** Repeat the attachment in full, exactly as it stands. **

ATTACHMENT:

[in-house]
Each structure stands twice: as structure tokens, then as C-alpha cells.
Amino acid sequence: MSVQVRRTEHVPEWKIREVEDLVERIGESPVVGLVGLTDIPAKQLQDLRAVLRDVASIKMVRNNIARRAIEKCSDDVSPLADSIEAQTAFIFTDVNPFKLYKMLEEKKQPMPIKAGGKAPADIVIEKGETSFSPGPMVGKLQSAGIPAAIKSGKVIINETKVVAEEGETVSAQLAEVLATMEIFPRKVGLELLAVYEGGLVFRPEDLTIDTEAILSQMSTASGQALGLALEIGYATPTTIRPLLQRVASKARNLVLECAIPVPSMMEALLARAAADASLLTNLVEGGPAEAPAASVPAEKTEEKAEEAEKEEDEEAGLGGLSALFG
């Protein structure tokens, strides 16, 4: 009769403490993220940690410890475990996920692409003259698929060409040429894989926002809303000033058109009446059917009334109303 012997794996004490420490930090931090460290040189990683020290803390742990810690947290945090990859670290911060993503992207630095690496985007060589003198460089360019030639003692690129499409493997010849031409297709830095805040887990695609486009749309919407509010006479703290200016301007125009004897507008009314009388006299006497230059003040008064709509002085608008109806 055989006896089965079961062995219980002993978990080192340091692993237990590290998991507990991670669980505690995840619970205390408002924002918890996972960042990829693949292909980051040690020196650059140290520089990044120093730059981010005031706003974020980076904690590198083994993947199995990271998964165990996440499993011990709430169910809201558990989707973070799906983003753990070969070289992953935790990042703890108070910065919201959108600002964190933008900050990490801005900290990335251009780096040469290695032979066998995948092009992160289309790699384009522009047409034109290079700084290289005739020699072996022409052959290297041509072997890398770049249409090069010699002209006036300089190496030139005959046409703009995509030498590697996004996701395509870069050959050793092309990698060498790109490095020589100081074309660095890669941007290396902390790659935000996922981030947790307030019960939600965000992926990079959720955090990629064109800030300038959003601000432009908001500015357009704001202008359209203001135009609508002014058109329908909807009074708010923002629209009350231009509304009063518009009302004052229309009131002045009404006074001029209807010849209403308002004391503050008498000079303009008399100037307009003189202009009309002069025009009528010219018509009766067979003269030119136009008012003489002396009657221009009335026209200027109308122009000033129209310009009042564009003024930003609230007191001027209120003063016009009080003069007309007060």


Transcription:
[in-house]
Each structure stands twice: as structure tokens, then as C-alpha cells.
Amino acid sequence: MSVQVRRTEHVPEWKIREVEDLVERIGESPVVGLVGLTDIPAKQLQDLRAVLRDVASIKMVRNNIARRAIEKCSDDVSPLADSIEAQTAFIFTDVNPFKLYKMLEEKKQPMPIKAGGKAPADIVIEKGETSFSPGPMVGKLQSAGIPAAIKSGKVIINETKVVAEEGETVSAQLAEVLATMEIFPRKVGLELLAVYEGGLVFRPEDLTIDTEAILSQMSTASGQALGLALEIGYATPTTIRPLLQRVASKARNLVLECAIPVPSMMEALLARAAADASLLTNLVEGGPAEAPAASVPAEKTEEKAEEAEKEEDEEAGLGGLSALFG
């Protein structure tokens, strides 16, 4: 009769403490993220940690410890475990996920692409003259698929060409040429894989926002809303000033058109009446059917009334109303 012997794996004490420490930090931090460290040189990683020290803390742990810690947290945090990859670290911060993503992207630095690496985007060589003198460089360019030639003692690129499409493997010849031409297709830095805040887990695609486009749309919407509010006479703290200016301007125009004897507008009314009388006299006497230059003040008064709509002085608008109806 055989006896089965079961062995219980002993978990080192340091692993237990590290998991507990991670669980505690995840619970205390408002924002918890996972960042990829693949292909980051040690020196650059140290520089990044120093730059981010005031706003974020980076904690590198083994993947199995990271998964165990996440499993011990709430169910809201558990989707973070799906983003753990070969070289992953935790990042703890108070910065919201959108600002964190933008900050990490801005900290990335251009780096040469290695032979066998995948092009992160289309790699384009522009047409034109290079700084290289005739020699072996022409052959290297041509072997890398770049249409090069010699002209006036300089190496030139005959046409703009995509030498590697996004996701395509870069050959050793092309990698060498790109490095020589100081074309660095890669941007290396902390790659935000996922981030947790307030019960939600965000992926990079959720955090990629064109800030300038959003601000432009908001500015357009704001202008359209203001135009609508002014058109329908909807009074708010923002629209009350231009509304009063518009009302004052229309009131002045009404006074001029209807010849209403308002004391503050008498000079303009008399100037307009003189202009009309002069025009009528010219018509009766067979003269030119136009008012003489002396009657221009009335026209200027109308122009000033129209310009009042564009003024930003609230007191001027209120003063016009009080003069007309007060």